Celebrating the Dynamic Women of Hexagon

It all started with a passion for change.

As early as 1792, British writer Mary Wollstonecraft penned A Vindication of the Rights of Woman. The 1850s saw Barbara Bodichon campaigning for legal rights for women in Britain. In the U.S., 15,000 women marched through the streets of New York City in 1908 demanding economic and political rights. Fast forward to 1910 at the International Conference of Working Women in Copenhagen, where Clara Zetkin successfully proposed an international annual holiday focused on women’s fight for equality and to celebrate the accomplishments of women around the world.

Alina Kmiecik, product manager at Hexagon Geospatial, sums it up perfectly: “On International Women’s Day, we cannot forget the multiple roles we play every day. We are a colleague, friend, boss, fellow, leader, reviewer, mum, wife – all in one.”

Today, we celebrate some of the dynamic women within our organization, individuals who are passionate about change and have made countless contributions at Hexagon.

Karen Bachmeyer, Technical Director, Hexagon Safety & Infrastructure

Karen BachmeyerKaren Bachmeyer joined Intergraph in 1986 as a software developer and quickly moved into development management, where she’s been leading software development teams and project implementations ever since. “When I was working as an industrial engineer, I really developed a knack for taking a big picture and breaking it down into specific pieces and steps,” says Bachmeyer. “And while my career field and knowledge base might have changed, this is still an important skill that I use to manage the creation and delivery of software products to customers.”

During her tenure, Bachmeyer worked on a number of products and projects in the utilities and communications space. But for her, seeing the technological evolution of Hexagon’s customers and the creation of solutions that address their biggest challenges has been the most rewarding.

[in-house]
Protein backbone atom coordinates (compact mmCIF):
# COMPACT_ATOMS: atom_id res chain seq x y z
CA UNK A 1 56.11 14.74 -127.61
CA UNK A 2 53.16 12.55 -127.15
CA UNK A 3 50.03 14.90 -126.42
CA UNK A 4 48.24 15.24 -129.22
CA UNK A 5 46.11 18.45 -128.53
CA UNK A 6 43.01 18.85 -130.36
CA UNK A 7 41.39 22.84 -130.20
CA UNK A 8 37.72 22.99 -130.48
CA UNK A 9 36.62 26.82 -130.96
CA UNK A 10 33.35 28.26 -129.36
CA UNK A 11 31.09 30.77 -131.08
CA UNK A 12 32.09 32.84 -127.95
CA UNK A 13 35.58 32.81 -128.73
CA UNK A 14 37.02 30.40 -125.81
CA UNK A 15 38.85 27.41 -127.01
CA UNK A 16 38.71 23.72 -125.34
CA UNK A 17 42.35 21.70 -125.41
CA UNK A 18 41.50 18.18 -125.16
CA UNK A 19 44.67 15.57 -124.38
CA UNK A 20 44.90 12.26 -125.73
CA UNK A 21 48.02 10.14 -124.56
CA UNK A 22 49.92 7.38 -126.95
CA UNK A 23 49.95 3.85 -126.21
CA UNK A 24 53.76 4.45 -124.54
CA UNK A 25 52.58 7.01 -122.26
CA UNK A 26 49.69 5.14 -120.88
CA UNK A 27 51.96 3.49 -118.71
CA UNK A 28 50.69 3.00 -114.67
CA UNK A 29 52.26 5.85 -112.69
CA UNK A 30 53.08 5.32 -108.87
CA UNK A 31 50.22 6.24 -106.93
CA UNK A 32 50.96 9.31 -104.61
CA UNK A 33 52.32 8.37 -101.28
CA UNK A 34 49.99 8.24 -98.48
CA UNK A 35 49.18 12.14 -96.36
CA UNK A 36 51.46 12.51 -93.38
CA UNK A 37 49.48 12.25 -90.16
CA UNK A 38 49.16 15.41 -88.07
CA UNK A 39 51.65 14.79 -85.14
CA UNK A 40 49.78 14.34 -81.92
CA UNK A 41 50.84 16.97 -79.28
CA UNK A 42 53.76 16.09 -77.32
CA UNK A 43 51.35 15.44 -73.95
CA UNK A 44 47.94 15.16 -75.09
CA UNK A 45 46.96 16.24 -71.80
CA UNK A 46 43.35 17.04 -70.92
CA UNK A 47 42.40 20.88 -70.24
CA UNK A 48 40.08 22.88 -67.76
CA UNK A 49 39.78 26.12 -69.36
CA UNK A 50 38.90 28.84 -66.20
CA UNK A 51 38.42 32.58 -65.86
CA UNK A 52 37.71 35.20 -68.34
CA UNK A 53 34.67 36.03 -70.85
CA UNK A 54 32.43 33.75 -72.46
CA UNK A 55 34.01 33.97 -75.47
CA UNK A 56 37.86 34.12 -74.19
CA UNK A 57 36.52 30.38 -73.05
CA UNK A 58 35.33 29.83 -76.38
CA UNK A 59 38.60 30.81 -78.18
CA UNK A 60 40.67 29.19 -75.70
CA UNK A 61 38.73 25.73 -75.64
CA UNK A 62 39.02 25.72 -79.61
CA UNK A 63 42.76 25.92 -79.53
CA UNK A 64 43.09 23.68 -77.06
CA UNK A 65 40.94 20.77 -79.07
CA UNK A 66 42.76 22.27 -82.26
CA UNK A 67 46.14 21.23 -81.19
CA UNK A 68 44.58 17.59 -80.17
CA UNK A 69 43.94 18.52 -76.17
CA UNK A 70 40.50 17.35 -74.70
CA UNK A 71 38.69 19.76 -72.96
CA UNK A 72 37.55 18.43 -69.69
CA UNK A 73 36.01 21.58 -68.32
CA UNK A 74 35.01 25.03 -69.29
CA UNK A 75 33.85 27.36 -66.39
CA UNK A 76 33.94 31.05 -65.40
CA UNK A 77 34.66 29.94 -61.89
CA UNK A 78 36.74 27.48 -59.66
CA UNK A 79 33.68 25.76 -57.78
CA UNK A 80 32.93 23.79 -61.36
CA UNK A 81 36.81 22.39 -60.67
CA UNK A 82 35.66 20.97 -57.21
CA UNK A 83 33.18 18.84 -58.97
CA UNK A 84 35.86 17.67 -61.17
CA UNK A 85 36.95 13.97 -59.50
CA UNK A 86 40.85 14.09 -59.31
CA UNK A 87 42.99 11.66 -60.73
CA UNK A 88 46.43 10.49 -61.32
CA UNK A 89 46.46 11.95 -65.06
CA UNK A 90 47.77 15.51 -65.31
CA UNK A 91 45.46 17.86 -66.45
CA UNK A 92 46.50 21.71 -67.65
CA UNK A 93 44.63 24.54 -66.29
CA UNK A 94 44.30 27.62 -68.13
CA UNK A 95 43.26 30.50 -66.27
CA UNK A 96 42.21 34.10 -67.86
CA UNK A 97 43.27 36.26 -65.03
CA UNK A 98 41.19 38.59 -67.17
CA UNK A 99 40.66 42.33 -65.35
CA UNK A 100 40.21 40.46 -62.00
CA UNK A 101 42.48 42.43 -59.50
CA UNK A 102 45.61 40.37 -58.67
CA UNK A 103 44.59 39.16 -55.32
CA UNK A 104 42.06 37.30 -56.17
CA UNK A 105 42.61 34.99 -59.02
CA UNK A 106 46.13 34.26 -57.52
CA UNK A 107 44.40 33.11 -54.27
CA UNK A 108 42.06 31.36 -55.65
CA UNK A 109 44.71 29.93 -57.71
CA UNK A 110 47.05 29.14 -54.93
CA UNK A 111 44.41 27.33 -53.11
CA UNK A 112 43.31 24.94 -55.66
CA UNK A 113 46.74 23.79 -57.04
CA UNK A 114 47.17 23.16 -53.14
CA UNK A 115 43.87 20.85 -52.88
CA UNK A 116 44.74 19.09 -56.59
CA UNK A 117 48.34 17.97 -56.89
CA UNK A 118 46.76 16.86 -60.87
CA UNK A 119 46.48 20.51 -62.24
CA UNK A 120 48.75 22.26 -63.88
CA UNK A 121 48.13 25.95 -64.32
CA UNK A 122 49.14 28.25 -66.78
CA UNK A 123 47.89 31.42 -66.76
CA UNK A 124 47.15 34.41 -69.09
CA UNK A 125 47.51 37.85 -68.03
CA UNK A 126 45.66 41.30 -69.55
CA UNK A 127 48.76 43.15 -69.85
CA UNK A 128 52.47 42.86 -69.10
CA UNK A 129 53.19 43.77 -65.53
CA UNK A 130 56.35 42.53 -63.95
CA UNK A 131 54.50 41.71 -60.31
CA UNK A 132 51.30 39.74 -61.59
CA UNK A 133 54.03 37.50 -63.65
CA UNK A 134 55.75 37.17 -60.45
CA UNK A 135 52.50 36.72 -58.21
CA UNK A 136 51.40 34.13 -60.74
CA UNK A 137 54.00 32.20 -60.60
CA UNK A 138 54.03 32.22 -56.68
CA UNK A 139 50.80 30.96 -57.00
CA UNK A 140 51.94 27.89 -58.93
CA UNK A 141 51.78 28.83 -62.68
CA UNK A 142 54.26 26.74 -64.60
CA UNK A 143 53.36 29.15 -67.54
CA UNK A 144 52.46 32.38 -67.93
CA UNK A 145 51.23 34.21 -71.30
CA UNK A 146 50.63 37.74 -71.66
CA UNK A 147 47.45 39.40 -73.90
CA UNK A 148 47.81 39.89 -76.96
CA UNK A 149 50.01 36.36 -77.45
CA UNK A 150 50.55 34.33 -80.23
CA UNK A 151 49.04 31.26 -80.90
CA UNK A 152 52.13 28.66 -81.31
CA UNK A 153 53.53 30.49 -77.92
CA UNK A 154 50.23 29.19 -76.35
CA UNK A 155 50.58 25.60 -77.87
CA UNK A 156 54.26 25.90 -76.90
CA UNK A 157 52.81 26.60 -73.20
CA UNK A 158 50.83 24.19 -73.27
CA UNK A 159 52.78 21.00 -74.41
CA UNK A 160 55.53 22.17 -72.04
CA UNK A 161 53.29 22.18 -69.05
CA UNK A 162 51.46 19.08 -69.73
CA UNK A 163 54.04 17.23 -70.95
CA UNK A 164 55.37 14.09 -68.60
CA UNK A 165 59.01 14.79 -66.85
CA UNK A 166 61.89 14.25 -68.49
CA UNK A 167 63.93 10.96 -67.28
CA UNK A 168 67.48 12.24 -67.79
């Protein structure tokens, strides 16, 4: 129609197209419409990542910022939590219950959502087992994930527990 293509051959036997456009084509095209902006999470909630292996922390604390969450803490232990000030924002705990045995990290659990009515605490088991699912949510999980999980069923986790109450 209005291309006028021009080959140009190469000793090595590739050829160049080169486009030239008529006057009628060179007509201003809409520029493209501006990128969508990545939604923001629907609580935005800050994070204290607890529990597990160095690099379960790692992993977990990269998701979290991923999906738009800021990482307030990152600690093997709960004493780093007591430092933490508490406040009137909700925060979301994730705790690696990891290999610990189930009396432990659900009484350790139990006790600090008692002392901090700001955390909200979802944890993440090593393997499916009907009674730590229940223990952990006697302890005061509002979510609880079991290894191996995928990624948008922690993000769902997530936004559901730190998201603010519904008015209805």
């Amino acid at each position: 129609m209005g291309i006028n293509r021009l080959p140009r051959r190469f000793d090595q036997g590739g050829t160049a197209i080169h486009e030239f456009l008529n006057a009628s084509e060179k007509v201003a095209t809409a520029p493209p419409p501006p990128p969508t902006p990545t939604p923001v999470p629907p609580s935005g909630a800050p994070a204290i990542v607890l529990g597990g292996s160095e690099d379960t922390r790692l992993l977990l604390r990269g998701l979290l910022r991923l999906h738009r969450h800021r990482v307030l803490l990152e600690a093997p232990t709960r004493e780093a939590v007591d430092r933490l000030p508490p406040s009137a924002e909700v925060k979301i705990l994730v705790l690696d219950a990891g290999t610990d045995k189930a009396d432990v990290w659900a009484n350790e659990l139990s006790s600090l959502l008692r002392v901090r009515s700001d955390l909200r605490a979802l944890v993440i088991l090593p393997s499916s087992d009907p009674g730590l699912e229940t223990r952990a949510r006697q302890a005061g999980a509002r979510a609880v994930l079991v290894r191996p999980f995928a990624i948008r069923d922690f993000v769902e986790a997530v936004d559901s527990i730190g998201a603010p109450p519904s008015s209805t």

When asked about how the roles of women in technology have evolved during her career, Bachmeyer simply states that they haven’t. But this sentiment is not intended to be critical of an industry dominated by men. In fact, Bachmeyer’s views are the opposite. She says during her time at Hexagon, women have always played strong and critical roles in product and project management, as well as software development.

As for any advice to young women considering or entering the computer science field, Bachmeyer adds, “Don’t be afraid to ask questions. And don’t be afraid to answer questions or make suggestions when you see opportunities for solutions or improvements. Even if you’re not 100 percent sure you’re right, you shouldn’t be afraid to fail. Own your mistakes, learn from them and move on.”

Alina Kmiecik, Product Manager, Hexagon Geospatial

alinaAlina Kmiecik, Smart M.App product manager and chief product owner of Geospatial Server, joined Hexagon as part of Intergraph Poland in 2007. Kmiecik has taught computer science, served on standards committees and worked on projects and pre-sales as a software analyst, solution architect and as the technical leader of EMEA SDI Competence Center.

Throughout her diverse career, Kmiecik has been part of many successful projects that are making a difference for customers and the geospatial industry.

She’s excited about the recent release of the Smart M.App’s cloud-based GIS. “I’m curious to see what happens when people turn their ideas into reality by configuring Smart M.Apps,” she says. “It might be one of the most exciting journeys in the GIS world, which changes the game forever.”

On any given day, Kmiecik has a packed schedule of verifying backlogs, contacting stakeholders, performing quality checks on software and overseeing paperwork for each new release, but still has time to offer advice to the next generation of analysts and product managers. Always give 100 percent of your heart to the project or do not sign up for it; this is true for both private and professional life. Believe in genius or luck, but remember that it gives only 10 percent of success; the remainder is the hard work. Also, do not be a judge of your own ideas. Express them loudly and let others judge. You have to believe and trust people.”